IK: Broken ribs, broken toe, broken thumb, contusion in my pelvis after getting run over, separated shoulder after the spill I took a month ago, concussions. The worst one was probably when I went down a month ago. My horse broke both front legs inside the 1/8 pole and I flew over her head, landed on my shoulder and got run over by another horse. I was so sore I couldn't get out of bed for a week and I was off riding for two.
FOTH: What are some things you like to do when your away from the racetrack?
IK: I like to be a normal person and don't have to think about horses. I love painting and I like to take care of my body, workout, etc.
FOTH: Does riding in the cold weather bother you at all?
IK: I like cold weather better than hot summer days of course it's really hard when it's subzero, but you get used to it. The only thing is that it's harder to keep your weight low.
FOTH: Have you ever been recognized outside the racetrack by a horse racing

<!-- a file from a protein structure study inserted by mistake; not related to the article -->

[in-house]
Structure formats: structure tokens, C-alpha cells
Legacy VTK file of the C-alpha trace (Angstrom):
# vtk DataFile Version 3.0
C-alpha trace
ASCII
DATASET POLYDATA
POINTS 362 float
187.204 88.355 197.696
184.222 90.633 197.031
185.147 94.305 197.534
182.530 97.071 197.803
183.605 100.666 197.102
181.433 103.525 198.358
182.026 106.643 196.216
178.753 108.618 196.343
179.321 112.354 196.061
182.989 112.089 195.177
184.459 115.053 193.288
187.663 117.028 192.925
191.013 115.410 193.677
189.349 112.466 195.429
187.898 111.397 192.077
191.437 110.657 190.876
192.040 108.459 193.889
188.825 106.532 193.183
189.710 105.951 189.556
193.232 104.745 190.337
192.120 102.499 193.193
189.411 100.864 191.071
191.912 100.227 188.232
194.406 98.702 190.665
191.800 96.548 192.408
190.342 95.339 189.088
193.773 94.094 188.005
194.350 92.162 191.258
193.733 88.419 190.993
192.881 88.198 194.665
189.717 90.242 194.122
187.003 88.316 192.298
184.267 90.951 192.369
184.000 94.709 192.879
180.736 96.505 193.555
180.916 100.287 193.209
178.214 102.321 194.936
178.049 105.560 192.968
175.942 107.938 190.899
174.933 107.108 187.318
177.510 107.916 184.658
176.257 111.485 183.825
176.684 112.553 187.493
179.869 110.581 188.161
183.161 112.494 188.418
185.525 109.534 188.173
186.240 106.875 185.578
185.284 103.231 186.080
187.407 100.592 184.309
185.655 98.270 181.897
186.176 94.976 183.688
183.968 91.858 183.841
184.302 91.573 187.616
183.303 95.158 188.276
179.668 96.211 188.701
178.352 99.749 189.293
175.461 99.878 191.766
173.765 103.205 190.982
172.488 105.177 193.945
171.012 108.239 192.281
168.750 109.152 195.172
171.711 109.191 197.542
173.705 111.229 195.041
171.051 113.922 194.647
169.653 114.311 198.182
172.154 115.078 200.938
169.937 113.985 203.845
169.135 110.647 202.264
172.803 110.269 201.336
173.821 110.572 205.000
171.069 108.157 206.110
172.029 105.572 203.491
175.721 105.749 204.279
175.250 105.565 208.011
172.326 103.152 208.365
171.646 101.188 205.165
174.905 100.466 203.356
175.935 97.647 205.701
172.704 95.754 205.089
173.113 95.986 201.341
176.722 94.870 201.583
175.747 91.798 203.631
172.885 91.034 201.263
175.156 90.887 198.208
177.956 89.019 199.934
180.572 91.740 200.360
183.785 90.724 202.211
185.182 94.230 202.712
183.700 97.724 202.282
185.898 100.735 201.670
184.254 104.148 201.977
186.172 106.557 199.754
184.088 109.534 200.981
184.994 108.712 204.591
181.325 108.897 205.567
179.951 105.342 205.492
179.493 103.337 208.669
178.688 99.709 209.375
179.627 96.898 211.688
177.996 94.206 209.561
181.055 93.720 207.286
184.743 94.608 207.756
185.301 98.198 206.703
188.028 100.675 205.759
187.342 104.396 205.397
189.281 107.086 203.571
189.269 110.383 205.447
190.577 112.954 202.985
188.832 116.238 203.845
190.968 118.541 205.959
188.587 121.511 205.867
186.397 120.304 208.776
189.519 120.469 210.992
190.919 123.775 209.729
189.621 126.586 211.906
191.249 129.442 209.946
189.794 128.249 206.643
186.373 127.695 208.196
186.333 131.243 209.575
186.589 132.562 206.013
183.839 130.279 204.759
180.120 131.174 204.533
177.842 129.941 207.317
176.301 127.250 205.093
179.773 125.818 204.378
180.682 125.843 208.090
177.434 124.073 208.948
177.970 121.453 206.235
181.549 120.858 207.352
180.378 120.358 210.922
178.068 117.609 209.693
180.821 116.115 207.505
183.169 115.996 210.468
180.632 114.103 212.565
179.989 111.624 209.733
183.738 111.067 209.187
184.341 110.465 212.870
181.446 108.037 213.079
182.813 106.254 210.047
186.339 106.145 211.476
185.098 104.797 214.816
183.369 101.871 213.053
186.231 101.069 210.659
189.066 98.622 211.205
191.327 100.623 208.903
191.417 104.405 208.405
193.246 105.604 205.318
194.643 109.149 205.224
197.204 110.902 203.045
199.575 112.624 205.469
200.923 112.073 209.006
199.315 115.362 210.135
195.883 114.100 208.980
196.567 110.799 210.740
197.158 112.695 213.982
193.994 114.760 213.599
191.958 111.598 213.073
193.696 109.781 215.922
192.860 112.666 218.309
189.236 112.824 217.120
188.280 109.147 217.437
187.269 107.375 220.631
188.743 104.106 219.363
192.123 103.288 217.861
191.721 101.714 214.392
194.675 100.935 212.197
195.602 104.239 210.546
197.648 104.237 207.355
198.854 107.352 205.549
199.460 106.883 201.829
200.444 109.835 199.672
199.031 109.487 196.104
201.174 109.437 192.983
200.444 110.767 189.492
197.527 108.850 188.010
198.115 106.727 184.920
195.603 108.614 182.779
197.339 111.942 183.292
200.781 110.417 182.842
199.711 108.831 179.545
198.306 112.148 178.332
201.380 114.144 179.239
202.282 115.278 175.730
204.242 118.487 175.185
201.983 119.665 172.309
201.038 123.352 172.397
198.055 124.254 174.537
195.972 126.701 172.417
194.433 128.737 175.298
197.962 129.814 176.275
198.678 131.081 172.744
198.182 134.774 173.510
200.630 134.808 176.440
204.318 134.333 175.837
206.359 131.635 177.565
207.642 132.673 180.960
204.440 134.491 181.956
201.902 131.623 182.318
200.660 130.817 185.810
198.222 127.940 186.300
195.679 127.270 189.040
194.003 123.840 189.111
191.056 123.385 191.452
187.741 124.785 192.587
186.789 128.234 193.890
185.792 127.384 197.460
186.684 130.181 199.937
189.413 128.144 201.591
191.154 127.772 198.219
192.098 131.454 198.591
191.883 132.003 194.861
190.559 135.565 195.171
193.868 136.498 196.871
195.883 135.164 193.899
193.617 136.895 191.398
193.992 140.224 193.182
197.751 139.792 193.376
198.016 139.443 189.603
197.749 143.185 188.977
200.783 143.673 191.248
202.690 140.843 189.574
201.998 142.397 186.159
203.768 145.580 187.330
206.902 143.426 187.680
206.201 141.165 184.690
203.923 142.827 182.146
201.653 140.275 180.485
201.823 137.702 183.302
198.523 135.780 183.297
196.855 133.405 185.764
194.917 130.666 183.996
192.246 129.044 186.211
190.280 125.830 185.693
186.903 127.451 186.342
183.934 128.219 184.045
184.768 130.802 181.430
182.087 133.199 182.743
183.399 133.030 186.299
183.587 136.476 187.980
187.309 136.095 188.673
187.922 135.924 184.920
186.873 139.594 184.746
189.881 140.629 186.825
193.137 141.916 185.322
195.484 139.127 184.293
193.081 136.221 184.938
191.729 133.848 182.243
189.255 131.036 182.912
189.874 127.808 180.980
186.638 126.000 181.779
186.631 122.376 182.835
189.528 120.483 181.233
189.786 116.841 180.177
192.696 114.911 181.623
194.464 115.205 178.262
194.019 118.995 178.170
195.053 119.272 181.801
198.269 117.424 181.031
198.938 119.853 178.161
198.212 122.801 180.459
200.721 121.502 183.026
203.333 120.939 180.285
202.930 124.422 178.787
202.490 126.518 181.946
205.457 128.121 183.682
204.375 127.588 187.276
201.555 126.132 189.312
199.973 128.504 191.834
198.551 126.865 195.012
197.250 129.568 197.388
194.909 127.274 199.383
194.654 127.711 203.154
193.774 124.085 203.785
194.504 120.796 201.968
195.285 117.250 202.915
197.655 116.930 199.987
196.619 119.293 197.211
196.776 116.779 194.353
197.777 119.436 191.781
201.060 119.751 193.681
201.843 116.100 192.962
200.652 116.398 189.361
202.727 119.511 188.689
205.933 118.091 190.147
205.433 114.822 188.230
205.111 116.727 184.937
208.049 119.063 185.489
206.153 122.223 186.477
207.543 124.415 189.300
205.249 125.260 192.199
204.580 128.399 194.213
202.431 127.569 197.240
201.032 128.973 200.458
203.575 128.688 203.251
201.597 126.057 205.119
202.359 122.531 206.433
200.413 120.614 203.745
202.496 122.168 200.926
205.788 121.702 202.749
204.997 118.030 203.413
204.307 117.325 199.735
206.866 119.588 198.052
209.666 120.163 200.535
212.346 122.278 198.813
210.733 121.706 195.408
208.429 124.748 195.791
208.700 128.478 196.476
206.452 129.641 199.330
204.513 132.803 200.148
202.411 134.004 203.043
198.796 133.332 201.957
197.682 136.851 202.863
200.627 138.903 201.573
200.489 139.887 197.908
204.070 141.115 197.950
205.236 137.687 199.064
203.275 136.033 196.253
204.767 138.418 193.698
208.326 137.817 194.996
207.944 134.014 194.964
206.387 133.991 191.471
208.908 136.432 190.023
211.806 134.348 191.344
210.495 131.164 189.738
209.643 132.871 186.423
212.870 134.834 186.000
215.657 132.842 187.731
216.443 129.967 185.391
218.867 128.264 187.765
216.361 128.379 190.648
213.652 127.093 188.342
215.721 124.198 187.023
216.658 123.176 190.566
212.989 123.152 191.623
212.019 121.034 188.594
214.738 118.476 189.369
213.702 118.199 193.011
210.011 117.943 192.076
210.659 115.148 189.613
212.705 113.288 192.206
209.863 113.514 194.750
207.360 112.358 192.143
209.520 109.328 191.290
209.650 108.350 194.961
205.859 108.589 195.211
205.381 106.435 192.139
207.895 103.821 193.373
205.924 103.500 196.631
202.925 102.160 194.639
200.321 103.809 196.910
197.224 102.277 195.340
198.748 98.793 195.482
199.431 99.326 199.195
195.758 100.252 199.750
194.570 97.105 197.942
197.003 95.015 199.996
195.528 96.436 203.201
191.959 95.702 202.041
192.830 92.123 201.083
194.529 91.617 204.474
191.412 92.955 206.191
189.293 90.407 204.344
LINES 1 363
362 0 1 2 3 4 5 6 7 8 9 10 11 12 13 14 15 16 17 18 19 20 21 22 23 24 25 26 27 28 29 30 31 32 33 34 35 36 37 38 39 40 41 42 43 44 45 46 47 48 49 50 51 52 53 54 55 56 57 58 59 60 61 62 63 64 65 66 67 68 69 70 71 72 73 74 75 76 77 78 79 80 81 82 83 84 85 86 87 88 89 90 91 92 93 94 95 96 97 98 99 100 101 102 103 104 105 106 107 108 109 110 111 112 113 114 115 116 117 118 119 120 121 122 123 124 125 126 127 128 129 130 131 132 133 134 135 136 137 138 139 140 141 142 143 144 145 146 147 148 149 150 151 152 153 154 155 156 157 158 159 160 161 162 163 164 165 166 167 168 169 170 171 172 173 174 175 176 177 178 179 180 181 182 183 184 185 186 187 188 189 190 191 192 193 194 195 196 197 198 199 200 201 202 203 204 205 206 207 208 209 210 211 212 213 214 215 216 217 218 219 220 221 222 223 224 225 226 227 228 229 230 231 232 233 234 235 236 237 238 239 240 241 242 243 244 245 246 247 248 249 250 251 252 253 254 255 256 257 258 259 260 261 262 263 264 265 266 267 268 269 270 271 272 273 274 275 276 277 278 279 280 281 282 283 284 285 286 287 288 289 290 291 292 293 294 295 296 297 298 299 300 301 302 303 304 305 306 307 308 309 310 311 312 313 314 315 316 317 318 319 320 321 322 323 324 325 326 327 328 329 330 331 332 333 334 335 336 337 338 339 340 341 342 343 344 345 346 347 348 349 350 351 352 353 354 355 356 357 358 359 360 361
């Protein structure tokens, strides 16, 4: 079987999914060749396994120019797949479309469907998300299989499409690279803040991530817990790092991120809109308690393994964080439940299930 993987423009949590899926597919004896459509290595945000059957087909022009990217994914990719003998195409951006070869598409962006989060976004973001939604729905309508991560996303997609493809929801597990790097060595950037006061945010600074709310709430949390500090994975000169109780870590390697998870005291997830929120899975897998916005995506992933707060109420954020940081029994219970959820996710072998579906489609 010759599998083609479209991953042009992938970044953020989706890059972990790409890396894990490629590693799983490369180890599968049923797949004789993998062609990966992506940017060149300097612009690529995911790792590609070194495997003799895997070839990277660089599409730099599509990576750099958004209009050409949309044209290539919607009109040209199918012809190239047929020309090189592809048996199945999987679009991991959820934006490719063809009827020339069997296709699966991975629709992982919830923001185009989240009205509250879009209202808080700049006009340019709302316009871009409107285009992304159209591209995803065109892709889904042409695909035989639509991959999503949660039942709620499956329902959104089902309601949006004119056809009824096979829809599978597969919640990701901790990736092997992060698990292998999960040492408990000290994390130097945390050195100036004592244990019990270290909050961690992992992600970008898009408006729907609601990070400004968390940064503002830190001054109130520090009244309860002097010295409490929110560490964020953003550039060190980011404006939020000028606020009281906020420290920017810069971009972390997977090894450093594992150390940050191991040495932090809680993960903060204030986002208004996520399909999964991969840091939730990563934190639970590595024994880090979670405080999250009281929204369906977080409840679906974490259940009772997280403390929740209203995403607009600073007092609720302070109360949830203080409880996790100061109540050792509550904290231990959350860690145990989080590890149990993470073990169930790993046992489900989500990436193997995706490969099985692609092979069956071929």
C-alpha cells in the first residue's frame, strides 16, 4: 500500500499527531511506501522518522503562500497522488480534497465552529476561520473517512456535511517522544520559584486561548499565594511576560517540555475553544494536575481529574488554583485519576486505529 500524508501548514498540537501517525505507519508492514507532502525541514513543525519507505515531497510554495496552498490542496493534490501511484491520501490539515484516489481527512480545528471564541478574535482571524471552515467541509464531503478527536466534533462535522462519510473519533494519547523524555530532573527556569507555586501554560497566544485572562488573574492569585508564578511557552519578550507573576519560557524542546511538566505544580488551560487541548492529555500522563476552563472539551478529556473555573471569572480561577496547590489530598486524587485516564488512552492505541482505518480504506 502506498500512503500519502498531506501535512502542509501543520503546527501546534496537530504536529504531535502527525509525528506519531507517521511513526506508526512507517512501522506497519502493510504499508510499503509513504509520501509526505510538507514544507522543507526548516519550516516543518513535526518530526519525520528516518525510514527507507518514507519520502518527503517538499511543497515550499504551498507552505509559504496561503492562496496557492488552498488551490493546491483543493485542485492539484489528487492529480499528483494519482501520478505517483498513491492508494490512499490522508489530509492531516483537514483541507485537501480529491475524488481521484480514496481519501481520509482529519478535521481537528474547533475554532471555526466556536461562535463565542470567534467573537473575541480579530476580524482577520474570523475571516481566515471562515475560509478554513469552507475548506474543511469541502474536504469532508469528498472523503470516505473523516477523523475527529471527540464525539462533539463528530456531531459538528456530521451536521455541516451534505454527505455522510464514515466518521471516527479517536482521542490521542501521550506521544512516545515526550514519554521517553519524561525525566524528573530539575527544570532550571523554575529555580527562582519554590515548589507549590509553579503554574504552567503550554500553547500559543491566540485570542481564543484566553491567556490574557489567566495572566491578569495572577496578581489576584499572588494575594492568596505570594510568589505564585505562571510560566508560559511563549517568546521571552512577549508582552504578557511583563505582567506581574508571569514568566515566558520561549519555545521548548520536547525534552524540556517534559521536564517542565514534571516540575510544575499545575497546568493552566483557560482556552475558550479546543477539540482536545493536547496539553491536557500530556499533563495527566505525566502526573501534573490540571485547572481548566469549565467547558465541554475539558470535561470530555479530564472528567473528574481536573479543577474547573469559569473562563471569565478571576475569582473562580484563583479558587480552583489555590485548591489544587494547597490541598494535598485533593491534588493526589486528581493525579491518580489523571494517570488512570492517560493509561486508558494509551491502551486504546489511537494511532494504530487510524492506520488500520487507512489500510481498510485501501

fan or somebody that may have saw your picture in a newspaper?
IK: Sometimes I do and that's always fun.
FOTH: How do you prepare for a race. Do you look over the form/program or do
you pretty much leave it up to the trainer to tell you what he/she wants you
IK: I always read the program and watch race replays if I trainer tells me to do something I always do it. If you get beat you got beat on his/hers instructions.
FOTH: Do you have a favorite horse that you have ridden so far?
IK: The horse I win my first race on, "Death Valley." I win 6 or 7 races with him so far.
FOTH: Inez best of luck with everything and thumbs up for being part of my
website. Any last words towrap this up and I thank you for your time.
IK: Thank you no problem.